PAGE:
Nothing Worth Stealing

A Delta airline baggage handler was arrested recently because a passenger had placed an Apple AirTag tracker inside her lost luggage and was able to tell the authorities the exact address where the stolen bag was located, which turned out to be the crook’s apartment. He had apparently been ripping off bags for quite a while and had $16,000 worth of other stolen loot there—boxes of earrings and necklaces, designer dresses, bottles of expensive liquor and perfume, cashmere sweaters and much more.

I tried to imagine how this thief would have reacted if he’d gone to the trouble of shlepping my bag home. Dirty underwear (mostly purchased more than three years ago because they stopped making the kind of all-cotton boxers I like), a plastic bag with a wet swimsuit, seashells, and rocks from the beach, a well-worn pair of Birkenstock sandals, a container of homemade granola, and a pile of Kurt Vonnegut books that I found in a used bookstore near the boardwalk. The most valuable thing in my suitcase was a bag of nutritional supplements I take for sciatica. Or possibly the tube of special hemorrhoid cream that I order from India.

I’ve reached the point in life where I no longer feel the need to impress people. I never did buy expensive suits, Rolex watches or Montblanc pens to awe potential clients with my wealth and good taste or woo potential partners by taking them to gourmet restaurants or buying front row tickets to sporting events from scalpers. And I’m never going to be the guy who can convince bankers or venture capitalists to fund my latest visionary idea that will change the paradigm of advertising or land tourists on Mars. I don’t even think I could convince them to give me a home improvement loan.

Would a car thief even want my car? A ten year VW in serious need of a new clutch? Probably not the first choice on the lot. Maybe if I left the keys in the ignition with the motor running some 15 year old kid might be tempted to take it for a joyride, if he could figure out how to drive a stick shift, but otherwise?

Would a burglar try to break into my house to steal my twenty year old stereo and collection of yard sale CDs and homemade cassette tapes? Could he even figure out how to untangle all the cords and wires that connect everything in order to get it off the shelf? I know I couldn’t the last time I tried to plug in an old record player I found on the tree lawn to see if it still worked.

Maybe a neighborhood crook would be interested in one of the several computers that I have piled up in the corner of my office that might possibly still work if you could find old enough software discs to run on them. I haven’t gotten rid of these modern hi-tech monstrosities because I paid so damn much money for them when they were new and I can’t believe that there really isn’t anyone who would want one. Maybe my burglar is just the guy!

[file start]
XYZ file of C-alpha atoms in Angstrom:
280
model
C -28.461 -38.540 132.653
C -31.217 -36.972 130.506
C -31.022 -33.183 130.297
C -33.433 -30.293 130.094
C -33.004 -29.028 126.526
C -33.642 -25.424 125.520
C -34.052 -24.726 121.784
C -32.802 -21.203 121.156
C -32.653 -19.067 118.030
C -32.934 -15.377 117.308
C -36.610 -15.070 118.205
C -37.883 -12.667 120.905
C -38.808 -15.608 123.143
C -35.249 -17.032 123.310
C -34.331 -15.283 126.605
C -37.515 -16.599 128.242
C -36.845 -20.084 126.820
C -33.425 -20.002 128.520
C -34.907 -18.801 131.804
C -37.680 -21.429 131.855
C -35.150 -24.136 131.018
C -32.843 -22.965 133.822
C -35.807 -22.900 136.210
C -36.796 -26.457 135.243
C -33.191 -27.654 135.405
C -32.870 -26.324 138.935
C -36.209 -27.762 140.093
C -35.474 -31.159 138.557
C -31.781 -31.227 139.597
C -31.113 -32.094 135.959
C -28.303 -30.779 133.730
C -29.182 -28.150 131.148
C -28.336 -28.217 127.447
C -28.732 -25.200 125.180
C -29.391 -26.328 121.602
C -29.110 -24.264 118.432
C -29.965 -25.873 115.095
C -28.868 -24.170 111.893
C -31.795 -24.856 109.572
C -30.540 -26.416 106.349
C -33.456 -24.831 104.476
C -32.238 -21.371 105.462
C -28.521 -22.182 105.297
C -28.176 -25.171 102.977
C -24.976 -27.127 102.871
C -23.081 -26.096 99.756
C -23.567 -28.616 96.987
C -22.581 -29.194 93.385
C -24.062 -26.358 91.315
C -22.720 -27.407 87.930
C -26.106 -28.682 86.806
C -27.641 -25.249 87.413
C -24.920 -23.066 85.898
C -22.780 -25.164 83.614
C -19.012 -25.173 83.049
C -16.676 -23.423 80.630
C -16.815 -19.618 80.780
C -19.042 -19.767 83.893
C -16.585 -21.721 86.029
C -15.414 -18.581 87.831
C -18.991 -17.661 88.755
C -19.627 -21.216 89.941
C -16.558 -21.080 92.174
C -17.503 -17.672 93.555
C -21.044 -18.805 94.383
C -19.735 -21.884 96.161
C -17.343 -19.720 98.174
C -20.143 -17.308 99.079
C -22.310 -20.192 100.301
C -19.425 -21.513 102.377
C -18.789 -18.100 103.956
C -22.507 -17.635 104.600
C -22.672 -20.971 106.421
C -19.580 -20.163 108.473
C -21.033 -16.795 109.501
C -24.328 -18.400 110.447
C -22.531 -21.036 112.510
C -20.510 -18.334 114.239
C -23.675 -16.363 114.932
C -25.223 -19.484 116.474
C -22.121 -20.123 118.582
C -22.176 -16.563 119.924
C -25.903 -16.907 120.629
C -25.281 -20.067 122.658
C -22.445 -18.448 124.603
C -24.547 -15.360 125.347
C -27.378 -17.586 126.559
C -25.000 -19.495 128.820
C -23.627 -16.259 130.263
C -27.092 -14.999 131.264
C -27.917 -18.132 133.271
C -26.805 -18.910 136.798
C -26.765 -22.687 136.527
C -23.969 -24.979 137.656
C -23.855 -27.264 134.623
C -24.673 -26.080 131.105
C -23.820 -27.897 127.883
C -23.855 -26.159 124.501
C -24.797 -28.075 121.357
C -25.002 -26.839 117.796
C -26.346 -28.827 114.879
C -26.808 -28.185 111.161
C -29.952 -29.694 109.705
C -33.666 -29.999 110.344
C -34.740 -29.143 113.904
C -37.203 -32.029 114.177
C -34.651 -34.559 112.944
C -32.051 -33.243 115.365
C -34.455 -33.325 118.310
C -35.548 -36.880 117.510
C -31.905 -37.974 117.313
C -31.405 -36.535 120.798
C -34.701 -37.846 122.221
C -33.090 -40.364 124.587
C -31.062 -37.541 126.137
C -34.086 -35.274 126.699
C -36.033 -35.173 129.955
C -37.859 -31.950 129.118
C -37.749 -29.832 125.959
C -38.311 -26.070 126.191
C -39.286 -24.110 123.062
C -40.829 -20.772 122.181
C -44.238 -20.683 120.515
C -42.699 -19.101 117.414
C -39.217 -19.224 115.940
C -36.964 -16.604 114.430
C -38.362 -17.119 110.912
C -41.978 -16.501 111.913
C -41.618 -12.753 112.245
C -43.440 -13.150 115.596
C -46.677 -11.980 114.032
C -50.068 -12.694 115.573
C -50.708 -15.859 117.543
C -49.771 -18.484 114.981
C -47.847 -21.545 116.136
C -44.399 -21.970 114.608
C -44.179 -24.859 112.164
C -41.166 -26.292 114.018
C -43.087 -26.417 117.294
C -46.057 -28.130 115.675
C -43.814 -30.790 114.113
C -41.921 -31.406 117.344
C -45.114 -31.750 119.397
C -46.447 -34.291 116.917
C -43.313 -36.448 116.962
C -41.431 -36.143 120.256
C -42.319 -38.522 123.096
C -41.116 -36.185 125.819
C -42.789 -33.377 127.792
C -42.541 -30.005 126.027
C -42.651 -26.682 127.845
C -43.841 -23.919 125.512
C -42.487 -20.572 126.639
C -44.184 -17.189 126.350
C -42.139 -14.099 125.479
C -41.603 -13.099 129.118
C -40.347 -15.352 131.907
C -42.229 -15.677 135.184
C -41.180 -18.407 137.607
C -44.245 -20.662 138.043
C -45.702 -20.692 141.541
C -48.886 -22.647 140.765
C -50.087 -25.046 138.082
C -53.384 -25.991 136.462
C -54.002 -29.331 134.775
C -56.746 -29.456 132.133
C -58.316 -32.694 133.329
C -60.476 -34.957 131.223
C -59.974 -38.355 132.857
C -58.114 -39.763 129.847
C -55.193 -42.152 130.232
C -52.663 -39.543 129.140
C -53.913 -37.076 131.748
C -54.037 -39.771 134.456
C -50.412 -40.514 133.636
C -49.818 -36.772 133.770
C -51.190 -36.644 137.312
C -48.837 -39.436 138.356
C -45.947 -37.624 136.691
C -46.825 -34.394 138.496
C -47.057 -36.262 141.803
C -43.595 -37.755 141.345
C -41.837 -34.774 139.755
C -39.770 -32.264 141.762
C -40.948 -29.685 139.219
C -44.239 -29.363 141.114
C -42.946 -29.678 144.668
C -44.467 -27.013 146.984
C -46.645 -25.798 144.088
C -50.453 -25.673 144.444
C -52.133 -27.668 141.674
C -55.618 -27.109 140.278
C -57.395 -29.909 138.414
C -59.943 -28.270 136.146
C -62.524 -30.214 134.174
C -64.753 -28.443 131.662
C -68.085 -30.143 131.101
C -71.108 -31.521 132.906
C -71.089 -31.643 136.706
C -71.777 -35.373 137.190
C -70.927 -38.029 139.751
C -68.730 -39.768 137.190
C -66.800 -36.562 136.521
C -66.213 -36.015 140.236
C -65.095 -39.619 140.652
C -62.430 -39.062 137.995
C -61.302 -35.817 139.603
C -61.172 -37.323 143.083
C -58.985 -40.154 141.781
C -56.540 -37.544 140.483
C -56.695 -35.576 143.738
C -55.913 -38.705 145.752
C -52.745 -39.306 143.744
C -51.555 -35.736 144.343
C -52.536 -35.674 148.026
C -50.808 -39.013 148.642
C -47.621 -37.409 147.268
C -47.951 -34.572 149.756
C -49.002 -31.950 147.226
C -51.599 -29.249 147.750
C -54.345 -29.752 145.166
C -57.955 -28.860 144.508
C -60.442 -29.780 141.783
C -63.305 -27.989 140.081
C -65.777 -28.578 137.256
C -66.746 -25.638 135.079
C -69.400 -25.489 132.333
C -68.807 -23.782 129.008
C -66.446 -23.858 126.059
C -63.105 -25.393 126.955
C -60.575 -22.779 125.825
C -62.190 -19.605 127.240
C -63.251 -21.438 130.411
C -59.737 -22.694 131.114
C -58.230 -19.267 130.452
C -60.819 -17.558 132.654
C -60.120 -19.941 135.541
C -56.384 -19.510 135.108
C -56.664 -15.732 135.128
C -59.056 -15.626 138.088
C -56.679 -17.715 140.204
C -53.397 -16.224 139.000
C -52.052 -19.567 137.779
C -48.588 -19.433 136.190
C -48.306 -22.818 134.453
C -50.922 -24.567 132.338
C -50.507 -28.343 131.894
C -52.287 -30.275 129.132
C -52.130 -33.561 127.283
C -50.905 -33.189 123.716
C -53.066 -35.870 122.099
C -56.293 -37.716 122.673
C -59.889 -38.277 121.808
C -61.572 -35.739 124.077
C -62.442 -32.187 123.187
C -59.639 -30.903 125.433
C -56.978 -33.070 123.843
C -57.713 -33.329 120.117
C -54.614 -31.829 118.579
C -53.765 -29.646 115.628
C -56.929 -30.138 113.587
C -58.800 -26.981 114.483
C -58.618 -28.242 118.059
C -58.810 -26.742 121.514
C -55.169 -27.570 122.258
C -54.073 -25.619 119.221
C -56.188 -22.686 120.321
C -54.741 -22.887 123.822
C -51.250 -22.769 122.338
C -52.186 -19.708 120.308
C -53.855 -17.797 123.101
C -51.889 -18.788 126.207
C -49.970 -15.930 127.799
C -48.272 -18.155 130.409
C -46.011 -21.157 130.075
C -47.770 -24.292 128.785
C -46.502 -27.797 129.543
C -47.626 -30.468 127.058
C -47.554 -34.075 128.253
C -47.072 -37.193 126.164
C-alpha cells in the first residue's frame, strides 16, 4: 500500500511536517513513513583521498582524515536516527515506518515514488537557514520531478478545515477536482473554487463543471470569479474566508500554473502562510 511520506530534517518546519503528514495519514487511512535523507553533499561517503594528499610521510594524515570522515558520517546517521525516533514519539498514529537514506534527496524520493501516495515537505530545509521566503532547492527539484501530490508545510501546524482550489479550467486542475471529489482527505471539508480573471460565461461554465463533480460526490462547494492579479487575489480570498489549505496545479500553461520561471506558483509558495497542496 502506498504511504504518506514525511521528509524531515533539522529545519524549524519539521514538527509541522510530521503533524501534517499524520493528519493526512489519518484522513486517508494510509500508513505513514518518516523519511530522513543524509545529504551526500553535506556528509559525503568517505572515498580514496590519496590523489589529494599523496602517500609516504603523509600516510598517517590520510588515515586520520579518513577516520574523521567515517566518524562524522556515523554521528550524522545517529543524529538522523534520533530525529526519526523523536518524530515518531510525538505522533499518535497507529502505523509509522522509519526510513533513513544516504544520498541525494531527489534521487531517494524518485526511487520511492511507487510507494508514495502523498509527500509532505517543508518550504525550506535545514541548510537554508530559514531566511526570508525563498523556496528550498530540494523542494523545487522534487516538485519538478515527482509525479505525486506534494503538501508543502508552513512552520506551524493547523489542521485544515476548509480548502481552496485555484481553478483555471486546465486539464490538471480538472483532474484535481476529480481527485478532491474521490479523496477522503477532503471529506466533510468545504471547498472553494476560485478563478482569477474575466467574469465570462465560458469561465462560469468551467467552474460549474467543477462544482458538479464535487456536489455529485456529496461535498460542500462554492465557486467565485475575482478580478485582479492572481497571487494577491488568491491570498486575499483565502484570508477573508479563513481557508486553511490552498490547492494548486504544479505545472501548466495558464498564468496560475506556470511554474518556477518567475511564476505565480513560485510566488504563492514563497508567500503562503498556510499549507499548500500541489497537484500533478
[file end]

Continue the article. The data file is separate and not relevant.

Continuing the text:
We do have a lovely set of silverware that we got forty years ago for our wedding. It’s held up amazingly well and we still use it every day. Unfortunately for a robber it probably wouldn’t fetch much from a fence, since it’s made of stainless steel. And the only designer clothing I own is a pair of Calvin Klein jeans that I got at the Nordstrom’s Rack closeout bin several years ago and have since outgrown. My burglar is welcome to them if he’s got a 34 inch waist and likes the color chartreuse.

I never was a big fan of jewelry since I gave my Cracker Jacks ring to my sweetheart Leslie in first grade and she promptly threw it down the sewer grate to see if it would splash. I do still have my Dad’s collection of one-of-a-kind cufflinks that he saved. I initially kept them because I was sure they must be made of gold or silver, or else why would Dad still have had them? After checking a couple with a jeweler I now realize he’d kept them hoping to someday come across the lost matches so that he might be able to wear them again. Or maybe he just wore them mismatched. After all, a guy who had burned a hole in every suit jacket he owned with cigar ash couldn’t have been all that concerned with his appearance. This is a trait that he certainly passed down to his son. This year when I was flying for the first time since the pandemic I couldn’t help noticing how almost everyone else on the flight had brought their bags with them onto the plane, because they were so afraid the airline might lose them. They’d drag their suitcases around with them into the coffee shop while they waited for their inevitably delayed flights, into the bathroom stalls with them and everywhere else in between. Meanwhile I couldn’t help thinking I stood to profit if the airline did lose my checked bag. The $3500 insurance they’d pay would allow me to buy a lot of replacement shells, rocks, and used books. Although I’d never be able to find any dirty underwear like that again.

3 thoughts on “Nothing Worth Stealing”

  1. Hilarious editorial. I’ve always liked and done a ‘fist in the air’ YES! for several of the ‘Mock Authority’ comments. The words are as good as similar cartoons! Tom.

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  2. Enlightening story. I enjoyed this diatribe about the burglar possibly not appreciating your bag of he stole it because it helped me look at the valuables scale. I have an eye for good taste. I am also reading spiritual books that help curb my desire to own six or more of every possible clothing item and accessory that a person could wear. My girlfriend Mary has a subscription to the magazine and I came to the website to consider the cost of giving a subscription to friends and family as gifts.
    Loved the story and the writer’s style. Thanks!

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